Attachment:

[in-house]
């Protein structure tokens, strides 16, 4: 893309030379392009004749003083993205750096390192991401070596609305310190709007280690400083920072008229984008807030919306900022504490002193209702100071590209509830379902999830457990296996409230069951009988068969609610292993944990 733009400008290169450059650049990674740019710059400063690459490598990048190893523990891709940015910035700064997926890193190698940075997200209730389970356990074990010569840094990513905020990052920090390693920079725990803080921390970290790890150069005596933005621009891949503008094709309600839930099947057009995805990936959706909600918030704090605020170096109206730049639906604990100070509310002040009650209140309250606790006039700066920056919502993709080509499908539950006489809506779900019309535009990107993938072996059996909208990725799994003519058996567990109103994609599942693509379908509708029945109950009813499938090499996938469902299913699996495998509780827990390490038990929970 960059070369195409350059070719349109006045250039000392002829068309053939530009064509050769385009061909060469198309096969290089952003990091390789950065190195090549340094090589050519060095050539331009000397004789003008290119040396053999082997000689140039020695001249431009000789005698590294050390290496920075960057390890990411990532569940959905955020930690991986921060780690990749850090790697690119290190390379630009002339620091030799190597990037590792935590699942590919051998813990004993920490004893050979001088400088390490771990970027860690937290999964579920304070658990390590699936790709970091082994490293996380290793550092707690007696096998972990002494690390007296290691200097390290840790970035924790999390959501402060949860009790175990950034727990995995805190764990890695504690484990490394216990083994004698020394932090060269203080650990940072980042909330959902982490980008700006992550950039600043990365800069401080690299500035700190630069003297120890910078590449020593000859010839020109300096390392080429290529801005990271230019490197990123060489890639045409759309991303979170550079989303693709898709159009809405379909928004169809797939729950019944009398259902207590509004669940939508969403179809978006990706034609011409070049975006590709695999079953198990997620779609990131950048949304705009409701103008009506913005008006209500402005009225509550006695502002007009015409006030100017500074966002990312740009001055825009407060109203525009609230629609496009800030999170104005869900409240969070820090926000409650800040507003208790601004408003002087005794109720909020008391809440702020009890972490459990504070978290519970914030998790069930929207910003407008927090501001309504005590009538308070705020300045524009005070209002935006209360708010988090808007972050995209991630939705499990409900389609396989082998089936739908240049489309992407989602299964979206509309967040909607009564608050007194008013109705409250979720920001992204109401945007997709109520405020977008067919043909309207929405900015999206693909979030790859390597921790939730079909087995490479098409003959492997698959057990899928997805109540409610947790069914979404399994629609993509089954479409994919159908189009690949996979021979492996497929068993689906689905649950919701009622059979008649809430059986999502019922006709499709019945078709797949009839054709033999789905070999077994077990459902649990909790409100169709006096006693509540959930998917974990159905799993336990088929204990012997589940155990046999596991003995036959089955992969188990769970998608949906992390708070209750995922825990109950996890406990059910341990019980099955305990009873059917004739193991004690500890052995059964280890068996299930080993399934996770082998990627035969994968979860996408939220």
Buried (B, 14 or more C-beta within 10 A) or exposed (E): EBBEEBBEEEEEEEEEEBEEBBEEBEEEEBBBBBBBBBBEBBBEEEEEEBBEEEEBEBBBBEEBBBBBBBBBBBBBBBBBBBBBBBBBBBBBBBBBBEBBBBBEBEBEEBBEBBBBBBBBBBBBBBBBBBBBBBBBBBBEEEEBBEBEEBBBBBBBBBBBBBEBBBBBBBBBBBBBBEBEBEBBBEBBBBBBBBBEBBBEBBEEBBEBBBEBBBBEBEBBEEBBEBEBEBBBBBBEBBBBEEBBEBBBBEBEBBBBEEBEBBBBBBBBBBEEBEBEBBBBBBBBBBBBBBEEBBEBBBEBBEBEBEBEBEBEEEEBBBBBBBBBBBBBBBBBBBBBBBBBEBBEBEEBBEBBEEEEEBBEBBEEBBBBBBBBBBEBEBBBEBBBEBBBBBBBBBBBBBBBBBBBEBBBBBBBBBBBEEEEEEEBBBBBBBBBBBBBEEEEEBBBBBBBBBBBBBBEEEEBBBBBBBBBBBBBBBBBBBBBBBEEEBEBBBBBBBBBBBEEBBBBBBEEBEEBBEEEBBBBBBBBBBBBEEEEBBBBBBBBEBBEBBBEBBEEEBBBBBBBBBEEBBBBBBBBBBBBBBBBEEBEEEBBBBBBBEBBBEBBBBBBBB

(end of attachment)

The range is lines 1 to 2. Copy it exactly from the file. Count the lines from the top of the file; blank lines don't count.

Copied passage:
[in-house]
């Protein structure tokens, strides 16, 4: 893309030379392009004749003083993205750096390192991401070596609305310190709007280690400083920072008229984008807030919306900022504490002193209702100071590209509830379902999830457990296996409230069951009988068969609610292993944990 733009400008290169450059650049990674740019710059400063690459490598990048190893523990891709940015910035700064997926890193190698940075997200209730389970356990074990010569840094990513905020990052920090390693920079725990803080921390970290790890150069005596933005621009891949503008094709309600839930099947057009995805990936959706909600918030704090605020170096109206730049639906604990100070509310002040009650209140309250606790006039700066920056919502993709080509499908539950006489809506779900019309535009990107993938072996059996909208990725799994003519058996567990109103994609599942693509379908509708029945109950009813499938090499996938469902299913699996495998509780827990390490038990929970 960059070369195409350059070719349109006045250039000392002829068309053939530009064509050769385009061909060469198309096969290089952003990091390789950065190195090549340094090589050519060095050539331009000397004789003008290119040396053999082997000689140039020695001249431009000789005698590294050390290496920075960057390890990411990532569940959905955020930690991986921060780690990749850090790697690119290190390379630009002339620091030799190597990037590792935590699942590919051998813990004993920490004893050979001088400088390490771990970027860690937290999964579920304070658990390590699936790709970091082994490293996380290793550092707690007696096998972990002494690390007296290691200097390290840790970035924790999390959501402060949860009790175990950034727990995995805190764990890695504690484990490394216990083994004698020394932090060269203080650990940072980042909330959902982490980008700006992550950039600043990365800069401080690299500035700190630069003297120890910078590449020593000859010839020109300096390392080429290529801005990271230019490197990123060489890639045409759309991303979170550079989303693709898709159009809405379909928004169809797939729950019944009398259902207590509004669940939508969403179809978006990706034609011409070049975006590709695999079953198990997620779609990131950048949304705009409701103008009506913005008006209500402005009225509550006695502002007009015409006030100017500074966002990312740009001055825009407060109203525009609230629609496009800030999170104005869900409240969070820090926000409650800040507003208790601004408003002087005794109720909020008391809440702020009890972490459990504070978290519970914030998790069930929207910003407008927090501001309504005590009538308070705020300045524009005070209002935006209360708010988090808007972050995209991630939705499990409900389609396989082998089936739908240049489309992407989602299964979206509309967040909607009564608050007194008013109705409250979720920001992204109401945007997709109520405020977008067919043909309207929405900015999206693909979030790859390597921790939730079909087995490479098409003959492997698959057990899928997805109540409610947790069914979404399994629609993509089954479409994919159908189009690949996979021979492996497929068993689906689905649950919701009622059979008649809430059986999502019922006709499709019945078709797949009839054709033999789905070999077994077990459902649990909790409100169709006096006693509540959930998917974990159905799993336990088929204990012997589940155990046999596991003995036959089955992969188990769970998608949906992390708070209750995922825990109950996890406990059910341990019980099955305990009873059917004739193991004690500890052995059964280890068996299930080993399934996770082998990627035969994968979860996408939220």